Tables with drawers are really enjoyable to build, but how everything fits together can be confusing for beginner woodworkers. So I’m going to show you how my quartersawn white oak nightstands fit together. Here are the plans that I designed, in case you want to buy them. I did some research and discovered a major lack of written specifics on the anatomy of tables, especially how the inside drawer-holding parts fit together. I flipped through new and old books, and checked a bunch of DVDs, and virtually all of them just skip over the details. So a beginner woodworker would have to search extremely hard or figure out the process by examining well-built antique furniture (you certainly won’t find it by looking at most modern furniture). I just don’t think most beginners would go to all of the bother to figure it all out on their own. So I’m going to walk you through how a simple table and drawer fits together over the process of a build.
This particular set of end tables is made out of the lovely quartersawn white oak lumber that I milled up with my friend Todd Horne, as featured in a video I did a couple years ago (watch it here). Before I talk about how all the joinery and parts fit together, lets first look at the names of all the parts of these nightstands.
The below photo diagrams show the different parts of an end table with drawers. For more details, certainly watch the video at the top of this article. I’ve divided the table anatomy into (A) visible exterior parts, (B) interior parts, and (C) drawer parts:
A. Visible exterior parts of an end table
“Table Top”: The table top is the horizontal flat part that protects the interior contents of the table, and offers a surface for setting items on. These particular table tops were made by gluing up several smaller pieces of quartersawn white oak because I wanted less seasonal moisture movement, but mostly because I wanted wood figure on the entire top. It’s really hard to find figured wood that’s 18″ wide!
“Apron”: The aprons (sometimes called “skirts”) are the sides and back that enclose three sides of the table. The aprons have tenons that fit into mortises cut into the legs. The rear tenons are beveled with a 45 degree angle to allow the side and rear tenons to meet in the rear legs without getting in the way of the other.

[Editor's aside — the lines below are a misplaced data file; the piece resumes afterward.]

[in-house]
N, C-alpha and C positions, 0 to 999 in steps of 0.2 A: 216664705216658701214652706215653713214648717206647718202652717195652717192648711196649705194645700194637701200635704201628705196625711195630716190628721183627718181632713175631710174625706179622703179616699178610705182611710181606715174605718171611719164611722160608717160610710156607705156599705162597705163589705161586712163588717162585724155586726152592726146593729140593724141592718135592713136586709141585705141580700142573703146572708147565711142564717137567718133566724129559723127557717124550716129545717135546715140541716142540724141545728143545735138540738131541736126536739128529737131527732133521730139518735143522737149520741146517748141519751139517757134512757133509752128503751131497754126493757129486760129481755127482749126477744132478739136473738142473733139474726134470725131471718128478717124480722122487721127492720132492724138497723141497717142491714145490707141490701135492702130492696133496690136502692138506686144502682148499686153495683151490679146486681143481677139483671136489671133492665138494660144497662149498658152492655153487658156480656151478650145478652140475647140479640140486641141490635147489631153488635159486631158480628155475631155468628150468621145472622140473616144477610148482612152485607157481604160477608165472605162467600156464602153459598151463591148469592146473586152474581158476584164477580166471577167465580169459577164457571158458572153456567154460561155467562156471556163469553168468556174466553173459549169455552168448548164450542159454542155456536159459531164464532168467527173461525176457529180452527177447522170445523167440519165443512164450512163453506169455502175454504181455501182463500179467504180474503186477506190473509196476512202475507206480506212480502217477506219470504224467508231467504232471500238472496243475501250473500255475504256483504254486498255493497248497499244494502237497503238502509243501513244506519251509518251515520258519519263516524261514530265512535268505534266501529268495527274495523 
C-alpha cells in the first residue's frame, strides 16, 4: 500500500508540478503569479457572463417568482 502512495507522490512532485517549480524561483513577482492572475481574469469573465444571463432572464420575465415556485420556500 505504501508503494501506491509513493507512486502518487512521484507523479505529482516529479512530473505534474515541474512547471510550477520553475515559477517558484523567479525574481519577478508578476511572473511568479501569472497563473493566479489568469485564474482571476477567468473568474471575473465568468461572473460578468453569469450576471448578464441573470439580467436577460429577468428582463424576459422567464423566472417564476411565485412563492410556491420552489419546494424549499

“Tapered Leg”: Legs are thin vertical pieces that hold the table up. Legs can be tapered (as pictured above), straight, turned on a lathe (with circular elements), carved, or a mixture of any of these. I prefer the delicate and simple appearance of the tapered leg, which is representative of the Shaker style of furniture. But you may like the straight legs from Arts & Crafts furniture or more fancy legs from classical furniture styles.
“Drawer Pull”: A drawer pull is a handle or knob that is attached to a drawer front to enable the opening of the drawer. Drawer pulls can be attached with screws or, in the case above, a wedged tenon.
“Drawer Rails”: Drawer rails connect the two front legs, and create a frame for insertion of the drawer.
The lower drawer rail has a double tenon that fits into two small mortises in the front legs, and the upper drawer rail has dovetailed ends that are lapped into the tops of the front legs.
B. Interior parts of an end table
“Spacers”: Spacers (or “doublers”) fill in the space between the legs and apron to offer a lateral limit to the drawer, to prevent the drawer from moving side to side. Historically these spacers were made from a secondary wood, like Tulip Poplar or some species of Pine. The spacers in the above photo are made from poplar. They are glued to the side rails. Glue is sufficiently strong to hold the spacers in place.